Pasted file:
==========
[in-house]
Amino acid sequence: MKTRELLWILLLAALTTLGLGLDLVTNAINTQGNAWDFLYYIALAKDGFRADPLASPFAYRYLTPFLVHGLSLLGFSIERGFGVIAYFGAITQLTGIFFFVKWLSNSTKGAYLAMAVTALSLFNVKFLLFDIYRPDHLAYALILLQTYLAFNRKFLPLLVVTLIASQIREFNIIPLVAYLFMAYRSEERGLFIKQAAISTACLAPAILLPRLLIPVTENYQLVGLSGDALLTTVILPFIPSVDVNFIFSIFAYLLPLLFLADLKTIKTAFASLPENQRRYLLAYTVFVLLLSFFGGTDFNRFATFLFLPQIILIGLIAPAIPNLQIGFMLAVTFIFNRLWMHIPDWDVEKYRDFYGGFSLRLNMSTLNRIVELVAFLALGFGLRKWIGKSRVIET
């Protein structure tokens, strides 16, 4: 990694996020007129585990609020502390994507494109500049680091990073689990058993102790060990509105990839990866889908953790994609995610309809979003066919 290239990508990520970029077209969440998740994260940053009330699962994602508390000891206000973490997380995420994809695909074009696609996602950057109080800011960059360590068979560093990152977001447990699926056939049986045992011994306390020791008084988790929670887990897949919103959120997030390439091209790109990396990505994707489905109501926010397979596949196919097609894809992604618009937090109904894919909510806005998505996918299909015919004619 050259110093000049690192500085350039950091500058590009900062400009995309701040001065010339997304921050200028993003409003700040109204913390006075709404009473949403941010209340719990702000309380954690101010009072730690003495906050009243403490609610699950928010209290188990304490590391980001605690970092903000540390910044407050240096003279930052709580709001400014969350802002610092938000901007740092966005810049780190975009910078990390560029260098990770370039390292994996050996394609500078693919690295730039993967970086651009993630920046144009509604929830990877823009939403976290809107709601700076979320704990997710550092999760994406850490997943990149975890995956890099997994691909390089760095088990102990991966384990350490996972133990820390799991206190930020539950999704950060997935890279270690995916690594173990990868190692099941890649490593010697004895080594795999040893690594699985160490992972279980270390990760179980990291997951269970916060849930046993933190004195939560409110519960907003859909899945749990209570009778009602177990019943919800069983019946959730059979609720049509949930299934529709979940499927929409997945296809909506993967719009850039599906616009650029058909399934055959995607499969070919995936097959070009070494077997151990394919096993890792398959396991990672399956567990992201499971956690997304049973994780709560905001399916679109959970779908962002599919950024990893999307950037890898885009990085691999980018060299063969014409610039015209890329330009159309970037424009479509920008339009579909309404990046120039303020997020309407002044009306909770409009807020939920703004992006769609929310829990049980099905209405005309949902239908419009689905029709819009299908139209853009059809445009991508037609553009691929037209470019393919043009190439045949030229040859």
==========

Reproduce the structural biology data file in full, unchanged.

[in-house]
Amino acid sequence: MKTRELLWILLLAALTTLGLGLDLVTNAINTQGNAWDFLYYIALAKDGFRADPLASPFAYRYLTPFLVHGLSLLGFSIERGFGVIAYFGAITQLTGIFFFVKWLSNSTKGAYLAMAVTALSLFNVKFLLFDIYRPDHLAYALILLQTYLAFNRKFLPLLVVTLIASQIREFNIIPLVAYLFMAYRSEERGLFIKQAAISTACLAPAILLPRLLIPVTENYQLVGLSGDALLTTVILPFIPSVDVNFIFSIFAYLLPLLFLADLKTIKTAFASLPENQRRYLLAYTVFVLLLSFFGGTDFNRFATFLFLPQIILIGLIAPAIPNLQIGFMLAVTFIFNRLWMHIPDWDVEKYRDFYGGFSLRLNMSTLNRIVELVAFLALGFGLRKWIGKSRVIET
């Protein structure tokens, strides 16, 4: 990694996020007129585990609020502390994507494109500049680091990073689990058993102790060990509105990839990866889908953790994609995610309809979003066919 290239990508990520970029077209969440998740994260940053009330699962994602508390000891206000973490997380995420994809695909074009696609996602950057109080800011960059360590068979560093990152977001447990699926056939049986045992011994306390020791008084988790929670887990897949919103959120997030390439091209790109990396990505994707489905109501926010397979596949196919097609894809992604618009937090109904894919909510806005998505996918299909015919004619 050259110093000049690192500085350039950091500058590009900062400009995309701040001065010339997304921050200028993003409003700040109204913390006075709404009473949403941010209340719990702000309380954690101010009072730690003495906050009243403490609610699950928010209290188990304490590391980001605690970092903000540390910044407050240096003279930052709580709001400014969350802002610092938000901007740092966005810049780190975009910078990390560029260098990770370039390292994996050996394609500078693919690295730039993967970086651009993630920046144009509604929830990877823009939403976290809107709601700076979320704990997710550092999760994406850490997943990149975890995956890099997994691909390089760095088990102990991966384990350490996972133990820390799991206190930020539950999704950060997935890279270690995916690594173990990868190692099941890649490593010697004895080594795999040893690594699985160490992972279980270390990760179980990291997951269970916060849930046993933190004195939560409110519960907003859909899945749990209570009778009602177990019943919800069983019946959730059979609720049509949930299934529709979940499927929409997945296809909506993967719009850039599906616009650029058909399934055959995607499969070919995936097959070009070494077997151990394919096993890792398959396991990672399956567990992201499971956690997304049973994780709560905001399916679109959970779908962002599919950024990893999307950037890898885009990085691999980018060299063969014409610039015209890329330009159309970037424009479509920008339009579909309404990046120039303020997020309407002044009306909770409009807020939920703004992006769609929310829990049980099905209405005309949902239908419009689905029709819009299908139209853009059809445009991508037609553009691929037209470019393919043009190439045949030229040859």